How to make chef Miriam Echeverria’s syrup-drizzled candied pumpkin
Miriam Echeverria has cooked Italian at L’Unita and French at Greta Solomon’s, but for her friends and family, she loves to go straight-up Mexican—especially for holidays. Dulce de calabaza, or candied pumpkin, is a traditional fall dish commonly served in late October for Day of the Dead. “Back home, Día de los Muertos is two days of food, family and friends,” she says. “I’ve got a huge family, and every year, somehow, we fit more than 30 of us into my grandmother’s house.” Since moving to Toronto in 2008, the chef hasn’t made it back to her hometown of Veracruz for Día de los Muertos, so she often makes the dish around this time of year, when field pumpkins are abundant. It can be served hot, cold or at room temperature, and Echeverria likes to pair it with a scoop of ice cream—or eggnog as the calendar ticks closer to Christmas—because why not?
1 large pie pumpkin, at least four pounds—Echeverria looks for the porcelain doll varietal
1 ½ cups water
2 cones piloncillo sugar, about 8 oz. each
3 cinnamon sticks
Pinch sea salt
1 pint ice cream (either vanilla, dulce de leche, coffee, maple walnut or pistachio)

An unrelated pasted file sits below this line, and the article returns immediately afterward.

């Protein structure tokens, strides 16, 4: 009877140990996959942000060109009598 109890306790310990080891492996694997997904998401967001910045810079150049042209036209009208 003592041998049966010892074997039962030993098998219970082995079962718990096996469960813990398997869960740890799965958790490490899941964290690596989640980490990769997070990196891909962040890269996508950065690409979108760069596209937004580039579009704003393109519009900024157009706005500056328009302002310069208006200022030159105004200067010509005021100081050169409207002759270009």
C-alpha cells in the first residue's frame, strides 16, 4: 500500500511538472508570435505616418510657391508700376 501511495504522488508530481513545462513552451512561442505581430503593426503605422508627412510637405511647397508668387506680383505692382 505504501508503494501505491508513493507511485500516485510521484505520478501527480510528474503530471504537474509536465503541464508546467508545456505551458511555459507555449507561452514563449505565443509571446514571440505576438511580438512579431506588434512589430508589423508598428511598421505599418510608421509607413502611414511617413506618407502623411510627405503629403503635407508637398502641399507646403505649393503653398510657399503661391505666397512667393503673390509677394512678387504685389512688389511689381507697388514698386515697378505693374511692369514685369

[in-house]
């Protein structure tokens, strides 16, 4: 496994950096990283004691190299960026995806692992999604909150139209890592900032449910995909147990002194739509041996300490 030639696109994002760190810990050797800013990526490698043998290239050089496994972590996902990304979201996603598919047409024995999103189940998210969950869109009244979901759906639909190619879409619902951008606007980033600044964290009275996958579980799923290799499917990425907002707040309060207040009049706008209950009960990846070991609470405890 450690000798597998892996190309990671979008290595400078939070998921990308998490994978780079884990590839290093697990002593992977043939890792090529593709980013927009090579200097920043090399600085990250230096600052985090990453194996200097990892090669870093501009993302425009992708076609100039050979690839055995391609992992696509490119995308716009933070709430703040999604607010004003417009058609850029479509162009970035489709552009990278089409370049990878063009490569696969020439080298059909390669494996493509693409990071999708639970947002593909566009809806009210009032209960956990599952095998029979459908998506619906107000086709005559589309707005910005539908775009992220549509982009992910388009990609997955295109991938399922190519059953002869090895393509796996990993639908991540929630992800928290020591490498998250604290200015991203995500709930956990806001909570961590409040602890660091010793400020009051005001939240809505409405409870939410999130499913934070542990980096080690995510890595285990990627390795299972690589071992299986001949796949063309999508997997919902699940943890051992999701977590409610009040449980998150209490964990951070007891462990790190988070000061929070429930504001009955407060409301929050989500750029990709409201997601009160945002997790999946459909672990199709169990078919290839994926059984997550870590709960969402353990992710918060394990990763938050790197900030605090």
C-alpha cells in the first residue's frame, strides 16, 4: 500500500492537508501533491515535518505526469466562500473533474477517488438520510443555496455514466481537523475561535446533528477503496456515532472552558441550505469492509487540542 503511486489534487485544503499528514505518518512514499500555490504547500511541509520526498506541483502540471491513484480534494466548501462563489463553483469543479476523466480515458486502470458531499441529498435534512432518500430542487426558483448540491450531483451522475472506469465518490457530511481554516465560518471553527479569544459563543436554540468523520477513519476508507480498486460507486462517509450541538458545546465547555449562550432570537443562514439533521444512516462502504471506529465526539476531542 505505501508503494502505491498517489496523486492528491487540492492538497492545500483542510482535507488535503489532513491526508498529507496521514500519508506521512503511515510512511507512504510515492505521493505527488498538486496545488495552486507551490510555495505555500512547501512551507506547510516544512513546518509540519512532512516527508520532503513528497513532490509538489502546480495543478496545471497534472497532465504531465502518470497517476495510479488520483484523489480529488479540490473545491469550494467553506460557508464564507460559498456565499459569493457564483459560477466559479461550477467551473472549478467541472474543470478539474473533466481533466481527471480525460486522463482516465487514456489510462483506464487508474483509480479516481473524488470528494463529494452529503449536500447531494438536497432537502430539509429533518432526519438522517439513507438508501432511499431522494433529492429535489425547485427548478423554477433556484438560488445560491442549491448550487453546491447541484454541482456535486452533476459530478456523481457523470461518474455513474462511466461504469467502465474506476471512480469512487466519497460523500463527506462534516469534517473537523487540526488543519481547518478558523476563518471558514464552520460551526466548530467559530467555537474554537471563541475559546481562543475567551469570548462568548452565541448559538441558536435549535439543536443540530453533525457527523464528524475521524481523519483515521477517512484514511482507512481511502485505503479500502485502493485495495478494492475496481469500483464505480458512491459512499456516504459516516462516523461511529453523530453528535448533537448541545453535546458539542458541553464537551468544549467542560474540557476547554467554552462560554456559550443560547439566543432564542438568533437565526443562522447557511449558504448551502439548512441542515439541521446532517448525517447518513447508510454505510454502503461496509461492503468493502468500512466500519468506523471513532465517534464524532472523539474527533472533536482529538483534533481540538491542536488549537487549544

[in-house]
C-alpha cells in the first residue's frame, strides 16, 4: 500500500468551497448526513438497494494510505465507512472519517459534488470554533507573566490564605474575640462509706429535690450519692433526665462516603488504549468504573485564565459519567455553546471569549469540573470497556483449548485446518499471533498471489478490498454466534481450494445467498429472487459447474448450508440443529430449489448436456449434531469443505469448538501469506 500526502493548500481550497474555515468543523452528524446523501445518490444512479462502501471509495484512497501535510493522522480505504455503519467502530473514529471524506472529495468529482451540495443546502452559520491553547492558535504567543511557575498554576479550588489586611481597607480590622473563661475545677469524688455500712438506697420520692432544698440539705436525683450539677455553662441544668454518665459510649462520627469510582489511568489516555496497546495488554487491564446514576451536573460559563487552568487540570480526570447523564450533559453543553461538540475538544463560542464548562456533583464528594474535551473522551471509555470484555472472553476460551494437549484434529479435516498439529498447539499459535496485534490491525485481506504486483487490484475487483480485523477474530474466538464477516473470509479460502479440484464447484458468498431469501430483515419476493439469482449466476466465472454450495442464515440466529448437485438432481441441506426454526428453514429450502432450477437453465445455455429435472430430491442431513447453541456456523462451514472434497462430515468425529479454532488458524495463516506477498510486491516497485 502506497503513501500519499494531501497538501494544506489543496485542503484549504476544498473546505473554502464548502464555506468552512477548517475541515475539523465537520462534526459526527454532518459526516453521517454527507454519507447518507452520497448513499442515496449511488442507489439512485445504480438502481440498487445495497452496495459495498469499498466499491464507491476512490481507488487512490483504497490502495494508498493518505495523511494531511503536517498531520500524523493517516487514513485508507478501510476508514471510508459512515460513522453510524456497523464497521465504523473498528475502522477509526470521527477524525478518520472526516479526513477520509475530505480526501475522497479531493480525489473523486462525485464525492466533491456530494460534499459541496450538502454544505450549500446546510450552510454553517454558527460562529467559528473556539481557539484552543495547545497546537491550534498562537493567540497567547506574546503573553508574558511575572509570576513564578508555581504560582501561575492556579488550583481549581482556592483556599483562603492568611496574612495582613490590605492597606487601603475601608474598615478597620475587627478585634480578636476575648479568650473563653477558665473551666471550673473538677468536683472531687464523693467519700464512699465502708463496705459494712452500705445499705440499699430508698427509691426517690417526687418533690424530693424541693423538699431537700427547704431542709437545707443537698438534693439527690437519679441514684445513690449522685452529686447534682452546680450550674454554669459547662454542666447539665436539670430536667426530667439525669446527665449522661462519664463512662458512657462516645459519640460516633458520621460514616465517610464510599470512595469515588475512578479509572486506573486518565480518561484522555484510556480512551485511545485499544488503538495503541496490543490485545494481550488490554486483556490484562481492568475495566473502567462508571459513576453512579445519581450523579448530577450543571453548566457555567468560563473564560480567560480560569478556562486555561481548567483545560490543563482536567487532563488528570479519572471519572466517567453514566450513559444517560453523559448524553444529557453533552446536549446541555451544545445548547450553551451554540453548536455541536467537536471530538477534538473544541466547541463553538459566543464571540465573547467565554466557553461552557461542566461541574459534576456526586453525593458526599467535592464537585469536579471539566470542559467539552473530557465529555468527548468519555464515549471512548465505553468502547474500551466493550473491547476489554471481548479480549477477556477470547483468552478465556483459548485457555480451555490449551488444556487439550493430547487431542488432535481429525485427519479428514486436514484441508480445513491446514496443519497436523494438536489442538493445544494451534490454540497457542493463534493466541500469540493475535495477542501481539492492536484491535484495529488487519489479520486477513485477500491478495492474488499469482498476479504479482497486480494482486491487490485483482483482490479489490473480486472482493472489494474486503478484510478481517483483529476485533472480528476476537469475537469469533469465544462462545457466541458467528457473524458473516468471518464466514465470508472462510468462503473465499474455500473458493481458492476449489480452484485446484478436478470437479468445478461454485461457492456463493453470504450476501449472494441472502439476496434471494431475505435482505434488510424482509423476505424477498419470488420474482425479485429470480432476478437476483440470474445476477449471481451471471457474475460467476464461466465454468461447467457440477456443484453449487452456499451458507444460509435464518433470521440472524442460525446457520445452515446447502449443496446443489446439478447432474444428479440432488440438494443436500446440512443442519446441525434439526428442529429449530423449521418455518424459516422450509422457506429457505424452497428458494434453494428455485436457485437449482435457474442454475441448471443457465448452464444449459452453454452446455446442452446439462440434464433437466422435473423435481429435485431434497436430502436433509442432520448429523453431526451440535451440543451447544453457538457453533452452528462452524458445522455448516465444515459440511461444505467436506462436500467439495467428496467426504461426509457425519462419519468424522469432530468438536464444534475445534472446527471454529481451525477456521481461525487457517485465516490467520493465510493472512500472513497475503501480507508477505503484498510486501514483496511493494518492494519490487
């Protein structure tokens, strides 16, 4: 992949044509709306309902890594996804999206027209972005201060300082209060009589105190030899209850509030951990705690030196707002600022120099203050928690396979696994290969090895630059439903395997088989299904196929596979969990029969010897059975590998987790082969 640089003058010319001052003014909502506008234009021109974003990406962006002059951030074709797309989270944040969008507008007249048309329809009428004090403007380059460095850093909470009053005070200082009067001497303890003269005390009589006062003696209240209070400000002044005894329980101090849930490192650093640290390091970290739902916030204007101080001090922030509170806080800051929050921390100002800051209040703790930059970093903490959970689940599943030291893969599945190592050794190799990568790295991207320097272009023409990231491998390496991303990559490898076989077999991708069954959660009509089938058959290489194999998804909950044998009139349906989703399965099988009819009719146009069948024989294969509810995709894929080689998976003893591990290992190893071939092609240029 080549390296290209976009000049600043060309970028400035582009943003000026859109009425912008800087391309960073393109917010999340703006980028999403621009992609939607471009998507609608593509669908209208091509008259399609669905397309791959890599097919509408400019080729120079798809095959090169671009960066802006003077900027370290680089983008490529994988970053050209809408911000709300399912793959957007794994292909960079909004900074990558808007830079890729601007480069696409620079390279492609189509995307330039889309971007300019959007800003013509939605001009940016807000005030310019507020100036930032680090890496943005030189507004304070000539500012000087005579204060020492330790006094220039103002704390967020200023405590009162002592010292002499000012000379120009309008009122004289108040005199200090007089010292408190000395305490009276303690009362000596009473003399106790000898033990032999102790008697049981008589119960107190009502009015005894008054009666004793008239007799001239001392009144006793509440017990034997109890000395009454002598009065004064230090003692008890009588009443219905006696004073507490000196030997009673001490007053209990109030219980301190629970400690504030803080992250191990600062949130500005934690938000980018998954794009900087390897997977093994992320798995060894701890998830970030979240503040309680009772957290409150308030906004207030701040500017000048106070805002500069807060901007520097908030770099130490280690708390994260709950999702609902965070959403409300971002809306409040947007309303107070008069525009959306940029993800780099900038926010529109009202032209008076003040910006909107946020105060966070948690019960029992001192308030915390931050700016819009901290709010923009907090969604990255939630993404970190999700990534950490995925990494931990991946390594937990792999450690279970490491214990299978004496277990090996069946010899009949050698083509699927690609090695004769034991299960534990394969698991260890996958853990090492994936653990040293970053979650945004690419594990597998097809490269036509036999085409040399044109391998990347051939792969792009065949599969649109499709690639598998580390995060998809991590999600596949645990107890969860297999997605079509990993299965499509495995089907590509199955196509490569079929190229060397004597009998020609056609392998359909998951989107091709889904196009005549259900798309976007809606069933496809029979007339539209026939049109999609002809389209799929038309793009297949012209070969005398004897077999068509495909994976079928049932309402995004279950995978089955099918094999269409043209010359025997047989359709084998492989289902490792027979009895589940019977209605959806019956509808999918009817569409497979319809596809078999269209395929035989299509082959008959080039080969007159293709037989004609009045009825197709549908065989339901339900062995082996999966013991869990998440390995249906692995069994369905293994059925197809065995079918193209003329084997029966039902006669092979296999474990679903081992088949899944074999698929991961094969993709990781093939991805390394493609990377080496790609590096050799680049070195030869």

1. Using a sharp knife, slice the pumpkin in half. Remove and reserve the seeds. Cut the pumpkin into four-inch cubes or wedges, leaving the skin on.
2. In a wide pot, combine the water, piloncillo sugar and cinnamon to make a syrup. Bring to a light simmer on a low heat.
3. Once the sugar has dissolved, add the pumpkin—skin side down—to the syrup.
4. Cover and cook the pumpkin over low heat for about 40 minutes. To get that candied texture, baste the pumpkin flesh with the syrup every 10 minutes.
5. While the pumpkin cooks, preheat the oven to 375°F.
6. For the toasted pepita garnish, place the seeds on a parchment-lined sheet pan and bake for 12 minutes. Let them cool, then remove the husks.
7. Sprinkle the hulled seeds with salt and return to the oven for five more minutes. Remove from the oven and set aside.
8. Check the pumpkin. Once a knife can slide through it effortlessly, remove it from the pot and strain the syrup. Reserve the strained syrup.
9. When the pumpkin is cool to the touch, remove the outer skin. (Echeverria says some people like to keep the skin on, but that’s entirely optional.)
10. Drizzle the pumpkin with the syrup, sprinkle with toasted pepitas and serve with